What is more challenging is this is the start of the first hiking cycle for US interest rates for nine years. That is a very long time. A lot of people in the market now have never had the experience of trading through a rate-tightening cycle. This means there is a real risk that, now the tightening cycle has begun, the market could start to price in more hikes. This could in turn lead to greater volatility, particularly within the government bond market. Indeed, if economic data or inflation is stronger than expected, it could become quite challenging for some parts of the bond market.

What about the US dollar?
SE: From a multi-year viewpoint I think the strength of the US economy and the Fed’s tightening of monetary policy should be supportive of the US dollar but, in the short term, there will continue to be opportunities to oppose this view. An obvious example is the level of the dollar versus the euro. Ultimately there is no reason why one euro should not be worth one dollar – or indeed why it should not be worth less – but we are likely to see further technical resistance as these levels are tested before the dollar can strengthen further. This could present tactical opportunities.

 

Figure 2

 

Is the pick-up in high-yield yields and spreads a cause for concern or has it created opportunities?
PR: A bit of both. You need to be very careful about looking at generic spread-widening and deciding that a market is cheap, because there is a lot of sector and stock-specific influence over where the index is. And actually, as an investor, when you look at what you want to buy, often it is not that cheap. Having said that, what happened in 2015 has led to a slightly more rational high-yield market. Primary-market pricing is improving, and I do think there are some secondary-market and stockpicking opportunities in fixed income. So, overall, I think the high yield market has improved through 2015 but investors should still manage expectations about the capital upside and think of this as an asset class that has the potential to provide reasonable levels of income.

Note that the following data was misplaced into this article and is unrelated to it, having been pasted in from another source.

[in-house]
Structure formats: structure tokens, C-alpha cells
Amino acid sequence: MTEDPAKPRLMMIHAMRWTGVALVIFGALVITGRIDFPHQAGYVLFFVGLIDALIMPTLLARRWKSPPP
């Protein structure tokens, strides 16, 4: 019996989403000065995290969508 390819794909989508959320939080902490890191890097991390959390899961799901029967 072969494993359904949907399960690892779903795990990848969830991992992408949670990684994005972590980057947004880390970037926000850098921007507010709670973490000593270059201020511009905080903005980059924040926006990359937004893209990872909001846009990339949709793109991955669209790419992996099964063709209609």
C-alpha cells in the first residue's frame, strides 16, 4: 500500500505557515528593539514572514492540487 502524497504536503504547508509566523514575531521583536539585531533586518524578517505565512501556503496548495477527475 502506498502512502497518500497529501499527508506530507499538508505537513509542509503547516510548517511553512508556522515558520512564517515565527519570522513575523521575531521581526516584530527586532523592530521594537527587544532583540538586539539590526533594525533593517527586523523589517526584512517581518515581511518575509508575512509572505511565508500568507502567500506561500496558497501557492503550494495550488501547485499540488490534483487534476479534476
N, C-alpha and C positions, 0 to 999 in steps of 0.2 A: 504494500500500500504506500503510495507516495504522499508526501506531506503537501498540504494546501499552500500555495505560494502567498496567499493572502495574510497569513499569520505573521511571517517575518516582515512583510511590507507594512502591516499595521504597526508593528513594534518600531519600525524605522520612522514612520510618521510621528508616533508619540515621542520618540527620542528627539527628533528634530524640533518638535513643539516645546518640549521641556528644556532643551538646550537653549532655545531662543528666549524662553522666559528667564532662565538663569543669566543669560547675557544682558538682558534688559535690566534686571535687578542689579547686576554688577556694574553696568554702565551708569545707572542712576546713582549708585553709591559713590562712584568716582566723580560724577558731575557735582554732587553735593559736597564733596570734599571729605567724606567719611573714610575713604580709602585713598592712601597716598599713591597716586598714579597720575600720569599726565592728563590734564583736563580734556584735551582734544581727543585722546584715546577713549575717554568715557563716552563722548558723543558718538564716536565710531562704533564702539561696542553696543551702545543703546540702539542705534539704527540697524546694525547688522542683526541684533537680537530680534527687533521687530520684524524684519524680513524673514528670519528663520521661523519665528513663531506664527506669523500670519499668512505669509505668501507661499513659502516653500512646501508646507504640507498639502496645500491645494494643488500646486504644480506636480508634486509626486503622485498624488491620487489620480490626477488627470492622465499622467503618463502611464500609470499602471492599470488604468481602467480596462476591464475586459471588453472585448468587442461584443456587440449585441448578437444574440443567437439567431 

Figure 3

 

What is your view on investment grade corporate bond markets?
Mike Matthews, fixed interest fund manager: Investment grade corporate bond markets are still challenging. Credit spreads have widened and yields are off their lowest levels. In most cases, however, yields are still low and leave only limited potential for further capital appreciation. As we begin 2016, the market could face headwinds from higher government bond yields, rising default rates in the US and potentially issues surrounding liquidity. This means it is still prudent to remain relatively defensively positioned and hold relatively high levels of liquidity.

In terms of opportunities, the one sector we are still focused on is financials, given they continue to improve their balance sheets and are still under the regulatory spotlight. I think it is increasingly important to focus on individual bonds rather sector selection because spread widening can be significant for issuers that have problems or are involved in mergers and acquisitions. Overall, while we are still able to find opportunities, they are reasonably limited. That said, investment grade corporate bond markets can deliver much needed income and, generally, I prefer them over the alternatives of cash, government bonds or high yield.